Although the average adult requires about eight hours of sleep per day, it really varies depending on the individual itself. Having said that, no matter how much sleep you got the night before, if it’s not enough, you will feel the effect the next day.
So how do we know if we’ve had enough sleep? Well, we can determine it by analyzing two things. Firstly, you need to ask yourself whether you are normally sleepy throughout the day. The second thing you need to ask is how fast you actually fall into sleep after lying down.
If you are always sleepy in the day and that you take more than five minutes to fall asleep at night, then you might actually be sleep deprived or even have a sleeping disorder. National Institute of Neurological Disorders and Stroke reports at least 40 million Americans suffer from chronic sleep disorders yearly and 20 million more experience occasional sleeping problems.
These are some common sleep disorders:
Insomnia – This problem may arise from stress, diet and other factors. Millions of people have suffered from insomnia sometime in their life. Mild or short term insomnia can be overcome by practicing good sleeping habits. In more serious cases however, doctors may apply other methods of therapy they see fit.
Sleep apnea – is what is known as interrupted breathing during sleep. It may occur due to fat buildup or muscle tone loss as we age. During sleep, it may trigger loud snores; a person may snort or gasp, then continue snoring in their sleep, sometimes this repeats hundreds of times a night. With that, the oxygen intake also decreases and leaves a person continually sleepy with headaches, poor mental health and changes in personality like irritation and depression. Sleep apnea is also linked to high blood pressure and the risk of heart attacks and stroke.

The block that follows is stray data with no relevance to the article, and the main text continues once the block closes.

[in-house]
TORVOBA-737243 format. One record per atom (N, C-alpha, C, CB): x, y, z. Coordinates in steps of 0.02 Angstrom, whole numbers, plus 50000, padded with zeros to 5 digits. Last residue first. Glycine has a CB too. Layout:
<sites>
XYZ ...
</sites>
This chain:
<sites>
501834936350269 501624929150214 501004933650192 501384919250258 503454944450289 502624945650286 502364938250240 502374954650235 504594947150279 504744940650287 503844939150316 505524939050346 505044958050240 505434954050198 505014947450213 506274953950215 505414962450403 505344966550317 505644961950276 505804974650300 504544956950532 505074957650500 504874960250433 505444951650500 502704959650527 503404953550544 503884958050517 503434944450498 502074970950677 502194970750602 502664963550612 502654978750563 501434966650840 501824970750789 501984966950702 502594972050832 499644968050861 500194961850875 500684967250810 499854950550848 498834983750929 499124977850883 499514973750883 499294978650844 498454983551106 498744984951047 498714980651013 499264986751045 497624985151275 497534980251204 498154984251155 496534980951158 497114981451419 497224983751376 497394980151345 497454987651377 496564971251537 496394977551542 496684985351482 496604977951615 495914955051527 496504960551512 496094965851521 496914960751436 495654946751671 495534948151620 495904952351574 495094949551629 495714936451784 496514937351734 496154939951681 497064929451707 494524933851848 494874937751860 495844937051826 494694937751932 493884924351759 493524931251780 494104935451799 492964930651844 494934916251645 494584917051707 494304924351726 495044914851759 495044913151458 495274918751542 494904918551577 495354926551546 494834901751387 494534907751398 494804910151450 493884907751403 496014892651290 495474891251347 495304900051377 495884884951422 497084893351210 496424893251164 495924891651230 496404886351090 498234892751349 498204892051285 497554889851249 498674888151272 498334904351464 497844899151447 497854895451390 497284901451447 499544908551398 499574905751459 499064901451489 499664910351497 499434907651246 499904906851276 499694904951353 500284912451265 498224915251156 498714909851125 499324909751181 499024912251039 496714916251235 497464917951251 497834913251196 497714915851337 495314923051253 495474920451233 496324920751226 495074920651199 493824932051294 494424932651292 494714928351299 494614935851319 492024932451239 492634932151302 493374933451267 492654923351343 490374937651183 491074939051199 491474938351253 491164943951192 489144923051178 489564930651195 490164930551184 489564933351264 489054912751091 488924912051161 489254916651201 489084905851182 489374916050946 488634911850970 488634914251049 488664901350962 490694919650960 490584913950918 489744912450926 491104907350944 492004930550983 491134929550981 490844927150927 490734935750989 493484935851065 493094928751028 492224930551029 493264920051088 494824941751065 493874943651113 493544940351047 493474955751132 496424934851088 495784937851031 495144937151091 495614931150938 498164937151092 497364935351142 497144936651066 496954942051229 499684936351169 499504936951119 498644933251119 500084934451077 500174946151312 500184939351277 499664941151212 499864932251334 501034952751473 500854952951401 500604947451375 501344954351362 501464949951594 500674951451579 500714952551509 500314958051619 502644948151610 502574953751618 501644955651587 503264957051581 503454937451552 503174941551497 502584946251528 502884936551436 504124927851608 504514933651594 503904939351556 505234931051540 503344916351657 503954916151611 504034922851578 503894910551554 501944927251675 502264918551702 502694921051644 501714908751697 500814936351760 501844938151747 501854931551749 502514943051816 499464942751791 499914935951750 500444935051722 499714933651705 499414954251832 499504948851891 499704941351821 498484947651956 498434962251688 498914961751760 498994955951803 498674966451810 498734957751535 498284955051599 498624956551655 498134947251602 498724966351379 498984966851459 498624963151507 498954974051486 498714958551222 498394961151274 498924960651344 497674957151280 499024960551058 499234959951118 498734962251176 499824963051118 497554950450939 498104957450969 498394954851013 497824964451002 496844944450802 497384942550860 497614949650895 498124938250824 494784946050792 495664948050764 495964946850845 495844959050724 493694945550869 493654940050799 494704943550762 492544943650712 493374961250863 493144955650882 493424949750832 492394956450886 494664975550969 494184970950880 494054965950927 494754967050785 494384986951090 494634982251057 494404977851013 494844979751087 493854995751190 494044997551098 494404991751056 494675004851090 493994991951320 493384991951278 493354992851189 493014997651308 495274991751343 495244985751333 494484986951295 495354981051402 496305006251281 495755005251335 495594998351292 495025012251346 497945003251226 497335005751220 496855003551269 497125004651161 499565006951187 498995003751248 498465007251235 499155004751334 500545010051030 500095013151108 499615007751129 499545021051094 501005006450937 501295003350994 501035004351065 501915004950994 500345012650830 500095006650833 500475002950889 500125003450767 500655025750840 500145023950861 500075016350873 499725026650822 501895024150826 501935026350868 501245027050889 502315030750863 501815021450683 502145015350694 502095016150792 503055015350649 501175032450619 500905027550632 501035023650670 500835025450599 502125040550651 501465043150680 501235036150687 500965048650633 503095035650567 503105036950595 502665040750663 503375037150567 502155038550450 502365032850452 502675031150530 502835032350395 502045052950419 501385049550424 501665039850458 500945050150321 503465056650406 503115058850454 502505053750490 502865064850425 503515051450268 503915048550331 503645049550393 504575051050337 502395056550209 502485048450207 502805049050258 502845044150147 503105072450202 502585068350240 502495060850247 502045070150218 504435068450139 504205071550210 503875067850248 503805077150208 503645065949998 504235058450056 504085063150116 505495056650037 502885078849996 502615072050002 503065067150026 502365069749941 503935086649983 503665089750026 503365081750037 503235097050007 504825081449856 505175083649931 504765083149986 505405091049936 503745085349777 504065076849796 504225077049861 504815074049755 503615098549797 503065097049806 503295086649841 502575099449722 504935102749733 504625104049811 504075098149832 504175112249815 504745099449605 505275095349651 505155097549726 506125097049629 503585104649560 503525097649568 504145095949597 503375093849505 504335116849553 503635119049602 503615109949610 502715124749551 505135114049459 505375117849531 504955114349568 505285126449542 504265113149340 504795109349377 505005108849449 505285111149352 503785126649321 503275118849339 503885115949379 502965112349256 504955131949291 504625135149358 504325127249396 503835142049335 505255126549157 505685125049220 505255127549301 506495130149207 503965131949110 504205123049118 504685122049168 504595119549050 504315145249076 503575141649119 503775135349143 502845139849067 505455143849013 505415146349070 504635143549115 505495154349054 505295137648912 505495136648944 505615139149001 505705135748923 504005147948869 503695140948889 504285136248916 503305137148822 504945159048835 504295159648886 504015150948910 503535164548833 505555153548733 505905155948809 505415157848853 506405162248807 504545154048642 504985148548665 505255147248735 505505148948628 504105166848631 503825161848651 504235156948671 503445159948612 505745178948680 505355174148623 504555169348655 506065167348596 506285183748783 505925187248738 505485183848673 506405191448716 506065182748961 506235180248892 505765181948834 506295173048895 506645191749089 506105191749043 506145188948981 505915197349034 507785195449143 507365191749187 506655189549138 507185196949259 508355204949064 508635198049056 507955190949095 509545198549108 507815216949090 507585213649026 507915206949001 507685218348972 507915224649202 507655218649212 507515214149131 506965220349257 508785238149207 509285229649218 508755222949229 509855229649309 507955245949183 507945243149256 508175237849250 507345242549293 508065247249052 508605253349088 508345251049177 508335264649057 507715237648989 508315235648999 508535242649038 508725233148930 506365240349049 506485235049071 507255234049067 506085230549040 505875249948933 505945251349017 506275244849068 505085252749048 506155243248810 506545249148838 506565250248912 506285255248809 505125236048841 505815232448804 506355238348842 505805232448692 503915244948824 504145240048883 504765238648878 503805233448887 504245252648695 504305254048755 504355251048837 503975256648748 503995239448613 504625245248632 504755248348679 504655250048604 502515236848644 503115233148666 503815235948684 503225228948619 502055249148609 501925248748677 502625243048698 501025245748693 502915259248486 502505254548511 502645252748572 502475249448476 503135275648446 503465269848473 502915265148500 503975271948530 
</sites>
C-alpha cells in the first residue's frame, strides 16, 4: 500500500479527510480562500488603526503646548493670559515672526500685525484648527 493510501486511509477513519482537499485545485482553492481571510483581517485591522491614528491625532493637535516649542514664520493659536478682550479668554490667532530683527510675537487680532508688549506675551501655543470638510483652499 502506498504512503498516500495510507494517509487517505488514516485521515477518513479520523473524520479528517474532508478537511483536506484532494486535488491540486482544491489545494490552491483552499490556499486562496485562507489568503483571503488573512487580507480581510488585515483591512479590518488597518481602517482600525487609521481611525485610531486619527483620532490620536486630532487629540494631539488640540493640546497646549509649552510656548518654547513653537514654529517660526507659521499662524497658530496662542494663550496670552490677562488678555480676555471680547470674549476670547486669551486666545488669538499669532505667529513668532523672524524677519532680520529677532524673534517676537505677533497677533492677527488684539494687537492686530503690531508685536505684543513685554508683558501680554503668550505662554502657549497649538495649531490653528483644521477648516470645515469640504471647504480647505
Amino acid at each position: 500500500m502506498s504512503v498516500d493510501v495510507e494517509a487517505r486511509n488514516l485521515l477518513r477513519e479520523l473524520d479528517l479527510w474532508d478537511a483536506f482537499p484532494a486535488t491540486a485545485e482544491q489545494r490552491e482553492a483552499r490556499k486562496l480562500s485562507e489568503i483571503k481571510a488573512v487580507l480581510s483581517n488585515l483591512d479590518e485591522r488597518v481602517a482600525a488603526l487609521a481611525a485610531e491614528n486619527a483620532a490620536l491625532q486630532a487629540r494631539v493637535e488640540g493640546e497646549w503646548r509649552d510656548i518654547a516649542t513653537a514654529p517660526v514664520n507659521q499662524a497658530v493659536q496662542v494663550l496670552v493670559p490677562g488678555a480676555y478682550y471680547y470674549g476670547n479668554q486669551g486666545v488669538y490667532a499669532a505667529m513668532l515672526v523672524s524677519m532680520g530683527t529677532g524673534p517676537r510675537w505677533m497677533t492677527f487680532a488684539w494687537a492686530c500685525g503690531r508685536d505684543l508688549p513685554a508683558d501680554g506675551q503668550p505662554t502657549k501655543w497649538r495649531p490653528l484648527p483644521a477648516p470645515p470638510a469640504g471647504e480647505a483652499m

Restless Legs Syndrome – it’s one of the most common disorders namely in older people. It causes the feeling of unpleasant prickling or tingling sensations in the legs and feet. It urges the person to frequently move them for relief.
Narcolepsy – are frequent “sleep attacks” that occurs various times in a day regardless if a person had had enough sleep. They can last anything from a few seconds to more than half an hour. When awaken, a person may experience loss of muscle control during emotional situations, hallucinations and temporary paralysis. Narcolepsy is said to be hereditary, although it is linked to brain damage in a head injury or a neurological disease.
In all cases, it is essential to get professional advice from a medical doctor.
Why do we need enough sleep?
Sleep is vital for the restoration and renewal of our body in order for the nervous systems to function properly. Insufficient sleep leaves us drowsy and tired and tends to interfere with our work lives, in driving as well as our daily activities.
If this continues, it will not just affect our physical being but also our memory performance and cost us to have mood swings and hallucinations.
Sleep also gives the body a chance to repair itself as our cells show increased production during deep sleep.